The man listened as I unloaded on him. I’m still having a hard time with my friend, the Mountain Man’s death, and with the permanence of the separation. As we talked, the tears came again and my frustration showed through. It’s not that I don’t know how life (and death) works. I simply want it to work differently. I won’t bore you with the details of the conversation, but this particular man (whom I’ve known for many years) is gifted at putting things in perspective. He didn’t lie to me, but he was kind enough to leave me, along with the harsh reality, a ray of hope. I’ll take it. I knew it was there all along, but like so many of us, I tend to focus on the minutiae, and not the big picture.
I’m not sure why I do that. I find myself disturbed continually by having to live in the moment, without any glimmer of knowledge of future events. I understand completely the consternation of the ancient explorers, who worked with incomplete maps, the borders of which left one to wonder what came next. Supposedly, it wasn’t uncommon to see the text written on the margins of these maps which warned, “Beyond this place, there be dragons!” It is easy to imagine the worst when we simply have no idea what to expect. When the world was assumed to be flat, one never knew if they would fall off the edge of the planet if they ventured out past the known terrain. Like the ancient pathfinders, I don’t enjoy having to put one foot timidly in front of the other, feeling for the pathway in the fog and darkness. I desire clarity and illumination. It doesn’t always come.
I appreciated the talk with my friend. He helped to give me a sense of scope. But, right before he left, he also gave me a glimpse of his own burden, as he talked about an unusual affliction with which his wife is struggling right now. He told of doctors and tests, absurd recommendations by a doctor or two and a friend or two, and an upcoming appointment at a well-respected clinic. He related his sense of helplessness and frustration, and his tears. And, as he talked, I realized that this also is part of the bigger picture. There are dragons beyond the borders of the terrain with which I’m familiar. It was my turn to offer comfort and promises of prayer. As the bigger picture comes into focus, I realize that we require help from each other to face the unknown, the mysterious and uncharted. I’m not the only one who cries, not the only one who has questions. But you know, I also realize something else. The further I go, the more I find that I am content with the companions I’ve met along the way. I’m in good company.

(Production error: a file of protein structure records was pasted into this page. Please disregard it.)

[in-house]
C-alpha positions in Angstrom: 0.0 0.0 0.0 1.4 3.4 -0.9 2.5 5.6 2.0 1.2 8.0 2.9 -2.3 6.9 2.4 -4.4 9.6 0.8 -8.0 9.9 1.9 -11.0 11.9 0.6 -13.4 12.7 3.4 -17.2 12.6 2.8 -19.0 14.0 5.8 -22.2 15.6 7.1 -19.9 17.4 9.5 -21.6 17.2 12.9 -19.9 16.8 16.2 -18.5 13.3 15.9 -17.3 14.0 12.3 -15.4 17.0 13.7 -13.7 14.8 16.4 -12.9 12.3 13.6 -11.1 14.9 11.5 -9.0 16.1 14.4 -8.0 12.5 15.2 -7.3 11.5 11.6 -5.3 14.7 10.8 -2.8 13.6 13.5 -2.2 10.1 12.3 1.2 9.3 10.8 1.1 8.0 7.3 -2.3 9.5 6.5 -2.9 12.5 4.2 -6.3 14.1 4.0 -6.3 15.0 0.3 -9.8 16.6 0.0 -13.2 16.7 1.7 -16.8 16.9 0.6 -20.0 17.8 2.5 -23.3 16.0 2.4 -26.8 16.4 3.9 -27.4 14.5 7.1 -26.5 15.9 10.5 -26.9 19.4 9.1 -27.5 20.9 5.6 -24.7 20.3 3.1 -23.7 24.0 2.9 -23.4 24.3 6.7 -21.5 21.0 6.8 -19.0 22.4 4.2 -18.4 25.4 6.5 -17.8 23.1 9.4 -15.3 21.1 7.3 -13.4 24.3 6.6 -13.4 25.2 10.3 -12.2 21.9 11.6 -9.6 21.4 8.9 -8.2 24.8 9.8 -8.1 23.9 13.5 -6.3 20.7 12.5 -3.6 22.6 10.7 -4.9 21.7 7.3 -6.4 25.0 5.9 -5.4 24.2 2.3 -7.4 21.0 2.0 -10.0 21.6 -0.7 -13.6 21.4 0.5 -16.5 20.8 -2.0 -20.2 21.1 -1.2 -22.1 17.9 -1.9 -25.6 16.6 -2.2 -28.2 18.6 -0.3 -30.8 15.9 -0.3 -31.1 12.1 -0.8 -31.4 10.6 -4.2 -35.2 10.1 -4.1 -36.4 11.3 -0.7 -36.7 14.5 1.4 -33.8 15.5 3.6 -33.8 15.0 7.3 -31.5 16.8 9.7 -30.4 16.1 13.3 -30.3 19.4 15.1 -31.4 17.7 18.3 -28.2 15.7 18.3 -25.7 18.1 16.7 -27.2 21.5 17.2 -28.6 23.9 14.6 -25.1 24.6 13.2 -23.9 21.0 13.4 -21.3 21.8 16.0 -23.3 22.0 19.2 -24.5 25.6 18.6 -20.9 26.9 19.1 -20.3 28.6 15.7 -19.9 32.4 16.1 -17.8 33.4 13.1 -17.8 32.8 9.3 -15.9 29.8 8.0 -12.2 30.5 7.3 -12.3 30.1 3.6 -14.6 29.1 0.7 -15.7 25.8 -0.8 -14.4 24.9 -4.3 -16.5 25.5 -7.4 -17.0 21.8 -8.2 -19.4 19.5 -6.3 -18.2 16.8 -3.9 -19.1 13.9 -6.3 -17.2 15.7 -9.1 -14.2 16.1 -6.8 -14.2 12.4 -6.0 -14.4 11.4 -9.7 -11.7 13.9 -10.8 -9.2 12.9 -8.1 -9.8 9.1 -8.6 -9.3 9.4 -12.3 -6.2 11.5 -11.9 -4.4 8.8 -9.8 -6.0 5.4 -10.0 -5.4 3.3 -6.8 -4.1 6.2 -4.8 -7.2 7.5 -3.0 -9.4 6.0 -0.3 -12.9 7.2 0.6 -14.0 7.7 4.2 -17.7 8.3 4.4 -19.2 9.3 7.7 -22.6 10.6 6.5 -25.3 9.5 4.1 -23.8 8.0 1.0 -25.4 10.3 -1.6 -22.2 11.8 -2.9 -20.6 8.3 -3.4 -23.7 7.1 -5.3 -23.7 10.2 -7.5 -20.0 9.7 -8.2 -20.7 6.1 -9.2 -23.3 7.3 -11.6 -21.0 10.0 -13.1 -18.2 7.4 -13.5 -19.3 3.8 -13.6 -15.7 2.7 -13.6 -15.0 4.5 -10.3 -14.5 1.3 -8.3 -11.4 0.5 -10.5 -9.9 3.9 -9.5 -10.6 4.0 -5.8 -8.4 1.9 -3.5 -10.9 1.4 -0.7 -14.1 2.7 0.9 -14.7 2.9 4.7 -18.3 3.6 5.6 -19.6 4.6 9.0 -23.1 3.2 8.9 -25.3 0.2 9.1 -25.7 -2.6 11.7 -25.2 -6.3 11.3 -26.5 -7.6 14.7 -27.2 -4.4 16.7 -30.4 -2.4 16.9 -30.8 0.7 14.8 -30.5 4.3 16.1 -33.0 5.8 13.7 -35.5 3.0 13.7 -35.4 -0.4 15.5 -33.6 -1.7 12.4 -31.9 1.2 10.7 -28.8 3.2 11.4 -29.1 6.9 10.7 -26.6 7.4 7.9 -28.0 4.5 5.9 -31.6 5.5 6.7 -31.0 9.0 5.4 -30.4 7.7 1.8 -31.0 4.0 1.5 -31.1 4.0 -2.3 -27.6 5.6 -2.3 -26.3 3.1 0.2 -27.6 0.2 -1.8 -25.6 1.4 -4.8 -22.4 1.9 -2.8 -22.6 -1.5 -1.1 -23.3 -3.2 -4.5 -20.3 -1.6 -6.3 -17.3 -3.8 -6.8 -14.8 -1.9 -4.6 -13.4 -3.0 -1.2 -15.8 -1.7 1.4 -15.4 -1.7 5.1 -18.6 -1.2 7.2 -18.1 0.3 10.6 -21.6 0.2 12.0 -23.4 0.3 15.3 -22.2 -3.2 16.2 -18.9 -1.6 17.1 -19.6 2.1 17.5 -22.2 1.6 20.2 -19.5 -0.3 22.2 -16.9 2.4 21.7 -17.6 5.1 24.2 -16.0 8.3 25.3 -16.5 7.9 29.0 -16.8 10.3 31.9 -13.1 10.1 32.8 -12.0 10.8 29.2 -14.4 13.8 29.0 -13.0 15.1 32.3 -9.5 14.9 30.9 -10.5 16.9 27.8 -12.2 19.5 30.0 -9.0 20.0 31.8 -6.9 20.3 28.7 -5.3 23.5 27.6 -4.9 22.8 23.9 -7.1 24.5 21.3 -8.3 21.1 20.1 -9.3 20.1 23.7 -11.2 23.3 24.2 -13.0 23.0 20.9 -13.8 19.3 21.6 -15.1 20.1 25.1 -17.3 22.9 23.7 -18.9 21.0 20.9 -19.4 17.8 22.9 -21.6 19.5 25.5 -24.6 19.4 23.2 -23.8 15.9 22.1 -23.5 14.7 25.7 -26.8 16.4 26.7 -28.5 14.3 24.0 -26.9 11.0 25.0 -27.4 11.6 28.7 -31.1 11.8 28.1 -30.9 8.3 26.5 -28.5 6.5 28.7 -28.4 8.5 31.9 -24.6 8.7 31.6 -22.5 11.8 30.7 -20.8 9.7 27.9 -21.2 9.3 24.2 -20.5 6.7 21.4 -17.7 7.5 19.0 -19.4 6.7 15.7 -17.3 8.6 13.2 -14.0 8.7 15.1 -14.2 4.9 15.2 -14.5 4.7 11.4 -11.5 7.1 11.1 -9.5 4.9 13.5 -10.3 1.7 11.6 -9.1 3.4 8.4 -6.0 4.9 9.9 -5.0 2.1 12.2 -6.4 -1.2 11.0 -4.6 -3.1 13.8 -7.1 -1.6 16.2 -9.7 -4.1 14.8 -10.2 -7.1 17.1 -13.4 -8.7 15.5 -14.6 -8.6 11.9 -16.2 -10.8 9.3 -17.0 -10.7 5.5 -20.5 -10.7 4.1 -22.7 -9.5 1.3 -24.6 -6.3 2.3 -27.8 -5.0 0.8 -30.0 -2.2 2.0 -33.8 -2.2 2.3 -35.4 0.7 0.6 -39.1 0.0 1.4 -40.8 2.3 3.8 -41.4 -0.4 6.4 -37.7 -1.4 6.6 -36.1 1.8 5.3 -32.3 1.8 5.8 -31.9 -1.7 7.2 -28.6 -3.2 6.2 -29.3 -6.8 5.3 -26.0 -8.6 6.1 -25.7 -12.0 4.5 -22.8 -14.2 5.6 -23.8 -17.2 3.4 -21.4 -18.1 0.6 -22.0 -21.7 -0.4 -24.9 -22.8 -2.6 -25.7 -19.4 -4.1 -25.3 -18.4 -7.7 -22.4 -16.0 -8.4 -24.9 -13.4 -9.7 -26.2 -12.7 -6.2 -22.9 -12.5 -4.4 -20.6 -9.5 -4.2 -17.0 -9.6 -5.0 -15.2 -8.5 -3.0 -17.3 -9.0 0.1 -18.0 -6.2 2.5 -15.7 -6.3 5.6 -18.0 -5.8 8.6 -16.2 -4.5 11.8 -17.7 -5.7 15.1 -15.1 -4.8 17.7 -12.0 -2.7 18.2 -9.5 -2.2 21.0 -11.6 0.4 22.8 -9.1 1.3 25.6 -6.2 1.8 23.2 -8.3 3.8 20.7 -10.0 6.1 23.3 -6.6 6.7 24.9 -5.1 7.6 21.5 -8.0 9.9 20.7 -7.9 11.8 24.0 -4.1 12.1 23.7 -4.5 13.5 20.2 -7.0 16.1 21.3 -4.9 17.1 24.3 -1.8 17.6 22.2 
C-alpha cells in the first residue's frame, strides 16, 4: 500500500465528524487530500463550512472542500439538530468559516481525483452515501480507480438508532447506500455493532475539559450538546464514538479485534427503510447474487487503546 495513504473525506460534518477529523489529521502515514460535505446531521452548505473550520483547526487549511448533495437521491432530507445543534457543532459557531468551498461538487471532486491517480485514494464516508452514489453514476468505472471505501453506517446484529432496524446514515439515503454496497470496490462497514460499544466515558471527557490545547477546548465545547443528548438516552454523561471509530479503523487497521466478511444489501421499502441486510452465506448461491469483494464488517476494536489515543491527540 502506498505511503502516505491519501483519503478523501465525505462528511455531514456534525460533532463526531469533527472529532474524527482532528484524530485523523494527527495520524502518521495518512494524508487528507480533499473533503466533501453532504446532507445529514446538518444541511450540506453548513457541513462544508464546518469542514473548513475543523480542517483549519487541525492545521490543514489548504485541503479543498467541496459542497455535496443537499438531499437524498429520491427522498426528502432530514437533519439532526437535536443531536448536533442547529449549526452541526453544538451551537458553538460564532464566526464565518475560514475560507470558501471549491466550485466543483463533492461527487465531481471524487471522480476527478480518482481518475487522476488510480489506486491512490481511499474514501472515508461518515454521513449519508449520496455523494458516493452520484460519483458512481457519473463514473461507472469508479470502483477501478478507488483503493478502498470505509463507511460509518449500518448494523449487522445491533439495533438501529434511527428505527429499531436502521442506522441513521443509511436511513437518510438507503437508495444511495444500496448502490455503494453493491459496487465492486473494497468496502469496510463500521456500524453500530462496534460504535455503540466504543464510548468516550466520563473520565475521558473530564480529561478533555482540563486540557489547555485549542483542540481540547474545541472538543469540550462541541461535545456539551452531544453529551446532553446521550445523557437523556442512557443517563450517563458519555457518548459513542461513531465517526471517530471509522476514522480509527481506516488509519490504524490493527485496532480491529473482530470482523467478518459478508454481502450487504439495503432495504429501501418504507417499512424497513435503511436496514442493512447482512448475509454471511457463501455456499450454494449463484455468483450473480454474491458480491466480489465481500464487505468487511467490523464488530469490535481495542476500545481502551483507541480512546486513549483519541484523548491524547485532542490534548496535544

Now, as to the road map…I’m still trying to figure it out. On my recent trip to the big city of Los Angeles, I used my smart phone as an aid to finding my way around. It worked passably, but there was a good bit of frustration at the limitations. I found that I could either have a detailed map which covered a very small area in scope, or I could have a big picture view of where I was headed without the kind of detail my brain needed to navigate comfortably. I got by, but I really missed the Lovely Lady sitting by my side with the huge paper map spread out over her lap, telling me, “Now, you’re going to pass Disneyland in just a moment and then we’ll come to the Chapman Exit a little past that. Get off there!” The simple fact is that we work better when we have others to help read the roadsigns and the instructions.
Yes, companionship has its pitfalls. We get to live with someone else’s dragons, we have to work through personality conflicts. We could even have the sorrow of losing that companion to look forward to. But, I’m confident that the rewards of the fellowship far outweigh the dark clouds that hover on the horizon and may never darken our sky. It is a fine way to travel as we pass through this world.
I’m trying to look a little more at the Big Picture and I’m getting some help with reading the Map. I hope that you will also find a trustworthy traveling companion or two as you wander the path you’re on. Who knows? I might even be able to help decipher a mile or two of your road for you. I know you’d do the same for me.
Just watch out for those dragons!
“Two people are better off than one, because together, they can help each other to succeed.”
“Digital clocks are…an infinite succession of “You Are Here” arrows, but nary a map.”
(from “The Song of Albion”~Stephen Lawhead~American author)